Technology policy has become a defining issue of global politics. Digital platforms and infrastructures have fostered greater connection and community around the world, but they have also empowered malicious actors and regimes. Likewise, artificial intelligence and other advanced technologies have given rise to new breakthroughs in science and medicine, as well as new forms of surveillance and repression. The new technologies promise greater economic prosperity, but they can also worsen economic disparities that can undermine democratic governance. A central challenge democratic societies face is how to govern advanced technologies in a way that reinforces liberal norms and values while outcompeting authoritarian models.
The Brookings Global Forum on Democracy and Technology aims to meet that challenge. Drawing on scholars from across the Institution, the Global Forum’s research and convenings seek to develop shared practices and applications for technology that can strengthen democratic societies around the world.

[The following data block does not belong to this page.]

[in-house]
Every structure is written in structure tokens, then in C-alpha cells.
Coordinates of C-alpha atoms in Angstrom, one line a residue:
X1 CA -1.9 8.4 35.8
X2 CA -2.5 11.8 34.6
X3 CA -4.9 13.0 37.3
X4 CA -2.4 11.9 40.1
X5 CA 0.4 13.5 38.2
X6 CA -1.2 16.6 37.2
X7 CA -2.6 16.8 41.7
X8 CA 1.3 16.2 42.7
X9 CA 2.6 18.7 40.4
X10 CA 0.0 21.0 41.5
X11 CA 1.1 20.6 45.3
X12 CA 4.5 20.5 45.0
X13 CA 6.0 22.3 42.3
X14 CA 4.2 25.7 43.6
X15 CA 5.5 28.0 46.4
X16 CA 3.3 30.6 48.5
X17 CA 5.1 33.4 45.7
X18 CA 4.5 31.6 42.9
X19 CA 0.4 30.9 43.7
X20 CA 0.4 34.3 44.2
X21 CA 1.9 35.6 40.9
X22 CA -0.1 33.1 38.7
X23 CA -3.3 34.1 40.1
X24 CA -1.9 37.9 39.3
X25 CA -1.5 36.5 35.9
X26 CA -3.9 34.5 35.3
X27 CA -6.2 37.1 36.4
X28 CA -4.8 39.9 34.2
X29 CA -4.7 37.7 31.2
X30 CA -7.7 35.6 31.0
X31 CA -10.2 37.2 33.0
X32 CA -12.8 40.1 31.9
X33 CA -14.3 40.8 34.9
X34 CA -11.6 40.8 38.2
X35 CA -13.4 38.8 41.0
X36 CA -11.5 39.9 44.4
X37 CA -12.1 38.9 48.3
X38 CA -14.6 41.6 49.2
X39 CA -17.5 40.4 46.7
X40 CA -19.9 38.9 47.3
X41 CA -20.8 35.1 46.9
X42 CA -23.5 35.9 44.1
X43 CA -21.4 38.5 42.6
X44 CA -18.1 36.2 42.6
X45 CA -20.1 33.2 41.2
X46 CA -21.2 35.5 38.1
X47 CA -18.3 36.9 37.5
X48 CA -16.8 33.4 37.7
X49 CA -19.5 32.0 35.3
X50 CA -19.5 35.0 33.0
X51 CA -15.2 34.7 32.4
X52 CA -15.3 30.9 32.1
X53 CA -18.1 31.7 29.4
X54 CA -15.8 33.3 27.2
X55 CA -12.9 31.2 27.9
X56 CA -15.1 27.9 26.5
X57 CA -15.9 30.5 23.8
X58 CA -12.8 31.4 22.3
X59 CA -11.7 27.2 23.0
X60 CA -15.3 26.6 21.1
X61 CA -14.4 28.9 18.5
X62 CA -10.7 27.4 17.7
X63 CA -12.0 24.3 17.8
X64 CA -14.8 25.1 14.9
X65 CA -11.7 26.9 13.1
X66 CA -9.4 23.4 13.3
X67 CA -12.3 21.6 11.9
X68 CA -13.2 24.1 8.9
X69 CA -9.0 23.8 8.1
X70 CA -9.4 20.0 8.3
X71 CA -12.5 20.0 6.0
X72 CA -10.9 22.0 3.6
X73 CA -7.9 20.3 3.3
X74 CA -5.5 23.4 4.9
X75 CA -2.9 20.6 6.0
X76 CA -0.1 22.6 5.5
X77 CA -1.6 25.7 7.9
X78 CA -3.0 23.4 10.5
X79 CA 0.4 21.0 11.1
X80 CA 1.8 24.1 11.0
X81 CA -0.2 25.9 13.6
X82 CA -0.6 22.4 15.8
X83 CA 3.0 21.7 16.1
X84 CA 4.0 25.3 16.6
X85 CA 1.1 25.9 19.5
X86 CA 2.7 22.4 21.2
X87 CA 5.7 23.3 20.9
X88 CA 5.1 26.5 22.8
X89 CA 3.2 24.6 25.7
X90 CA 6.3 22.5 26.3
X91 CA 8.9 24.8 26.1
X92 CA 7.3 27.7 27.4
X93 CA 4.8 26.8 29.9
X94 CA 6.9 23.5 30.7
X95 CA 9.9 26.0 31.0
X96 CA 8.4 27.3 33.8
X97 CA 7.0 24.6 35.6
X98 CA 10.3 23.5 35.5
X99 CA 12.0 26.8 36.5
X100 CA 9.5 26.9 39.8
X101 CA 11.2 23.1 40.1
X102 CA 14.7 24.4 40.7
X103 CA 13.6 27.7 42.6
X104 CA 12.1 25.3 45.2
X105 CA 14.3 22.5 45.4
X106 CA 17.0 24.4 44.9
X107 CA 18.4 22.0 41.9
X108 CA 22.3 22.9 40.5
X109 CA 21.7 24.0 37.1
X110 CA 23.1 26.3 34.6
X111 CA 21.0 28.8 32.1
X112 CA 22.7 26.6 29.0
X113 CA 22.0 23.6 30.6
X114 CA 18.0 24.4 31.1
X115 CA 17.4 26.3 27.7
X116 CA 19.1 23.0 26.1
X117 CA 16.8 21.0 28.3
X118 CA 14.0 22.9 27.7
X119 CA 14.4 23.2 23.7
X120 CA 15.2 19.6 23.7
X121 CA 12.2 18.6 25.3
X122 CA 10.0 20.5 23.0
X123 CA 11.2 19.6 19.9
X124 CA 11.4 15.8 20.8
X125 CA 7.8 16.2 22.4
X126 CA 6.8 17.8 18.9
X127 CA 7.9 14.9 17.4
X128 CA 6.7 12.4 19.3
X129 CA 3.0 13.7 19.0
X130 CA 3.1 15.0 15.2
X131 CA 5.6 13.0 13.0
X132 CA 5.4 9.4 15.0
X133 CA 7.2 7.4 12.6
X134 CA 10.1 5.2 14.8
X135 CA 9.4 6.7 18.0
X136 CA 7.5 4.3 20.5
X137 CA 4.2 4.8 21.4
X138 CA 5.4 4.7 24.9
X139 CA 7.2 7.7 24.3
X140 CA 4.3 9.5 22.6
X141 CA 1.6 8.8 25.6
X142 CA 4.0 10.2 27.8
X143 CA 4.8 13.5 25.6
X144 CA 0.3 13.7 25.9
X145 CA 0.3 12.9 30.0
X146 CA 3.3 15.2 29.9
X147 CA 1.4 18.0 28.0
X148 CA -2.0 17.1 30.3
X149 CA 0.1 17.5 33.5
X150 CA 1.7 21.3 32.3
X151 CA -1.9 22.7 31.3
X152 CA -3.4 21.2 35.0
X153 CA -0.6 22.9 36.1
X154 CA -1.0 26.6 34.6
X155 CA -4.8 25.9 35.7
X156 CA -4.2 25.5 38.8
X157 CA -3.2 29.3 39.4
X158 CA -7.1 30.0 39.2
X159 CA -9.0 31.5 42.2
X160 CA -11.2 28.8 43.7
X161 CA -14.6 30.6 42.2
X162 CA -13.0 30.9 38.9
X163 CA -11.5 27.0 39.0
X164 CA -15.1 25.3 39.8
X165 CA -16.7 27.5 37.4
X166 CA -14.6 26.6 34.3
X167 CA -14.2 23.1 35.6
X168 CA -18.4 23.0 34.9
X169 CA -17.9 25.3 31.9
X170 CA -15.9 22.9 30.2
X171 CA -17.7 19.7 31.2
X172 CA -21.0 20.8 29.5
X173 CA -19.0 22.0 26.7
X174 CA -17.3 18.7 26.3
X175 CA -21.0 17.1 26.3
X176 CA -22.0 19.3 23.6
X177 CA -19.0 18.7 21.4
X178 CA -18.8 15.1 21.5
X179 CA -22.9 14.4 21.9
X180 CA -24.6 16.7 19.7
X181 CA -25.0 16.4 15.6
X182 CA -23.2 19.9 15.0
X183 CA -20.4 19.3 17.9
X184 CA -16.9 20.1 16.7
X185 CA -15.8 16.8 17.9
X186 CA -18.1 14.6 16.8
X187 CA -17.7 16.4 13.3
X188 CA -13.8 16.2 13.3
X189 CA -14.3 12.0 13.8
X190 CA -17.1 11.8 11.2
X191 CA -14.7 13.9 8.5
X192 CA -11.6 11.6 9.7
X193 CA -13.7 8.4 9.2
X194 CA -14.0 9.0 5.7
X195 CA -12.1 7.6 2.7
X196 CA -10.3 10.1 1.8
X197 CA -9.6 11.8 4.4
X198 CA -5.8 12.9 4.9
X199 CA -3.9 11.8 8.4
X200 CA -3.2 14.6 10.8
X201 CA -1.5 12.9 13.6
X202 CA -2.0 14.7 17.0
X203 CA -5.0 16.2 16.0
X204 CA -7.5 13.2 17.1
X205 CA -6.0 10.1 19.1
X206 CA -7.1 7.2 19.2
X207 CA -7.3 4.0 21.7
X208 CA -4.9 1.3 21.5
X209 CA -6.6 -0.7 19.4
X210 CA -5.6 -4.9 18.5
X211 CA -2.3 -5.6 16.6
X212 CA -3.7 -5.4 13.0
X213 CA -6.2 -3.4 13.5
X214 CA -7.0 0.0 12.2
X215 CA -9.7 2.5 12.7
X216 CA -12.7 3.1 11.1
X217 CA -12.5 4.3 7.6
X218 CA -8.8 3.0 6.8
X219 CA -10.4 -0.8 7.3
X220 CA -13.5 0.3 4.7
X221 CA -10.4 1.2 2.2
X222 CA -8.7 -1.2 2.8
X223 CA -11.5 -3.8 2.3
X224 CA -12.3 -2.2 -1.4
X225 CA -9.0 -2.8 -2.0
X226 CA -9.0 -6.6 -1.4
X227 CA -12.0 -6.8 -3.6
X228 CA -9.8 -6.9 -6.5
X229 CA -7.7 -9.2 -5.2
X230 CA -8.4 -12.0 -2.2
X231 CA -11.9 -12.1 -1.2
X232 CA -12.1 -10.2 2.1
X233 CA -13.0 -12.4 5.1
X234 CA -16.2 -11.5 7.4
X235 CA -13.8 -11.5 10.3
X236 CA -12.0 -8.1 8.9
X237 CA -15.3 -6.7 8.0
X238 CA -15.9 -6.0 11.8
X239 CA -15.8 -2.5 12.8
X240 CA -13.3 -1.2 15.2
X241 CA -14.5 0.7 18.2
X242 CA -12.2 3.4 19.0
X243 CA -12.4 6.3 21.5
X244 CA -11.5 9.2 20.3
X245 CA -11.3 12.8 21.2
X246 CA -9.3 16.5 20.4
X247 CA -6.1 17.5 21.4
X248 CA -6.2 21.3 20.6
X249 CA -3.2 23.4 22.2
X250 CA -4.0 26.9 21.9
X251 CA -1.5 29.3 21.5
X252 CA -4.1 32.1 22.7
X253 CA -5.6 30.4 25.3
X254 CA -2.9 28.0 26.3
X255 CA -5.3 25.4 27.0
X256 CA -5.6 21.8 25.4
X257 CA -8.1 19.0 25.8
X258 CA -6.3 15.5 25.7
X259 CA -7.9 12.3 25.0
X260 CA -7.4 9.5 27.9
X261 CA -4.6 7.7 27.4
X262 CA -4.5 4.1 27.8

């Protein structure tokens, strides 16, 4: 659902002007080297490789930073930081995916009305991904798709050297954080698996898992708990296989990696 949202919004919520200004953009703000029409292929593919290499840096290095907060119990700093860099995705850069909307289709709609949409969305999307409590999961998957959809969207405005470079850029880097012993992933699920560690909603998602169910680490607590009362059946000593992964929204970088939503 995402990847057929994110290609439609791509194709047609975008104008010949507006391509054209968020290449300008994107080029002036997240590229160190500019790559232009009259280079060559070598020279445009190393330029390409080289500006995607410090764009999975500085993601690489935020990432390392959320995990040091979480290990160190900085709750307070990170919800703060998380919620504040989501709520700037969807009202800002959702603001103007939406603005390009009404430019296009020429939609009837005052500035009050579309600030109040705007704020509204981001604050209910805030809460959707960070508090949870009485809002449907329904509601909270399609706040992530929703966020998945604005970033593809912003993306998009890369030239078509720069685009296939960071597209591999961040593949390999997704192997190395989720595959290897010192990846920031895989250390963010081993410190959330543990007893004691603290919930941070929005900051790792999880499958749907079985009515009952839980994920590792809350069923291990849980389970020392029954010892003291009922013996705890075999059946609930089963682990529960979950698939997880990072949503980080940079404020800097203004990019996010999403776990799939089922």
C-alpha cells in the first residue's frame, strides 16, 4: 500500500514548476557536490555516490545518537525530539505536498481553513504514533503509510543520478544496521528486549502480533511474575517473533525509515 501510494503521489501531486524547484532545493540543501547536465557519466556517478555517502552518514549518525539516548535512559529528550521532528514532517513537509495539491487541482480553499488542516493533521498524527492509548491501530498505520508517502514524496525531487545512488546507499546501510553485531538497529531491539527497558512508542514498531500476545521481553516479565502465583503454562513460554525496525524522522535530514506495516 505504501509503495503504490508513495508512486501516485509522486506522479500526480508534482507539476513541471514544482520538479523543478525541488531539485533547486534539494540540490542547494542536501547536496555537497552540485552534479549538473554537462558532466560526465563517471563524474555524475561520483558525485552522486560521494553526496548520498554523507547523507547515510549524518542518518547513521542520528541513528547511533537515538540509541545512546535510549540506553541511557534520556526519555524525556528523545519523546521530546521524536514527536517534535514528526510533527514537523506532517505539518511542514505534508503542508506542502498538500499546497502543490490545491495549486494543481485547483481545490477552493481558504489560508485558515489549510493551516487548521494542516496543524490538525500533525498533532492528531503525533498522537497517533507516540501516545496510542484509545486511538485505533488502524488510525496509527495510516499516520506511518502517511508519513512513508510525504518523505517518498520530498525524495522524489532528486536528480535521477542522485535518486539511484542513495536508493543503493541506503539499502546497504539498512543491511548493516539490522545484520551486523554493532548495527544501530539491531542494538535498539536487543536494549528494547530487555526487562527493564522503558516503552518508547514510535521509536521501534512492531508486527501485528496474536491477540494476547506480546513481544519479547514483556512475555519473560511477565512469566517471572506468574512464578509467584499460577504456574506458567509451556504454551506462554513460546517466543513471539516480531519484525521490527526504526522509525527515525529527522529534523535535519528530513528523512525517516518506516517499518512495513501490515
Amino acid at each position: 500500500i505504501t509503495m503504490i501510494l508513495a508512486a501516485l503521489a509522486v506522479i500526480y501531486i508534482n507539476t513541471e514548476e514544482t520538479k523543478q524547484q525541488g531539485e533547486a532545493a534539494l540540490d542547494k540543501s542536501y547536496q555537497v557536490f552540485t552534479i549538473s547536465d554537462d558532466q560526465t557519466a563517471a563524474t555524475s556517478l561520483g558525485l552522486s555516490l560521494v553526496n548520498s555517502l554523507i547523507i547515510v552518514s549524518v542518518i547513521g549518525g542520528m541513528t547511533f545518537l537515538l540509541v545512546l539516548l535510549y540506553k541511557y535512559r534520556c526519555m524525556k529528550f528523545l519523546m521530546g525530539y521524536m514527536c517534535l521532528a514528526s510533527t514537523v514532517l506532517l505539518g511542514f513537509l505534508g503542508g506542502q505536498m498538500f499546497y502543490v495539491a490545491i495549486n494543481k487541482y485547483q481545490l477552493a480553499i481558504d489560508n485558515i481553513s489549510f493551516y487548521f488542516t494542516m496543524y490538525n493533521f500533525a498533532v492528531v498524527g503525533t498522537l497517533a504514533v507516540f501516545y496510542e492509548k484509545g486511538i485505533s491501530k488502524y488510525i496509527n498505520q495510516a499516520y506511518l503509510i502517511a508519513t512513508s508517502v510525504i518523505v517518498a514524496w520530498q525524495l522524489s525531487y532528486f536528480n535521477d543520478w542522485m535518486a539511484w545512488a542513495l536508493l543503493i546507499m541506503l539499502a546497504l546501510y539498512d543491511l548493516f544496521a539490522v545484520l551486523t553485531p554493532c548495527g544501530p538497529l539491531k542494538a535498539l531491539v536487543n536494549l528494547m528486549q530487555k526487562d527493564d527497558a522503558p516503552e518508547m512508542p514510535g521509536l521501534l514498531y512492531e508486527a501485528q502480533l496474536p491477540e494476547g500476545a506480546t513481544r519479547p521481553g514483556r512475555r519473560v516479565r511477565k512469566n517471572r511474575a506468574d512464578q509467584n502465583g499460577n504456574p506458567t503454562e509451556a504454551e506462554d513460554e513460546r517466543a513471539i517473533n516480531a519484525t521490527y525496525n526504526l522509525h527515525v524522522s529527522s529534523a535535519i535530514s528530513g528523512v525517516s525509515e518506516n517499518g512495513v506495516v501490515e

On July 19, the Foreign Policy program and Artificial Intelligence & Emerging Technology Initiative at Brookings will host a virtual discussion on the geopolitics of generative AI and how governments around the world are approaching the novel challenges posed by the AI revolution.
The global spread of digital platforms and advanced technologies like AI has raised pressing governance questions. What can democratic societies do to ensure the responsible development and deployment of trustworthy AI? And what kind of coalitions and institutions will be required for democratic models of technology governance to take root globally?
As they transform business and work, digital technologies have highlighted, and can deepen, economic and social fault lines across advanced and developing economies. How can the policy agendas in democratic societies harness technology to promote inclusive economic growth? In what ways can democracies use technological changes to build inclusive prosperity and bolster regional efforts to compete in global markets? And what can democracies do to facilitate the development of digital infrastructures that are developed by democratic countries and governed in line with liberal values?
Next generation technologies are increasingly available almost as quickly as they are developed. How can these advanced technologies be deployed responsibly by democratic states? How will rogue regimes and non-state actors look to exploit them and how can democratic governments cooperate in countering their malicious use? How can democratic societies navigate threats from authoritarian adversaries in the information domain and build resilience to cyber threats?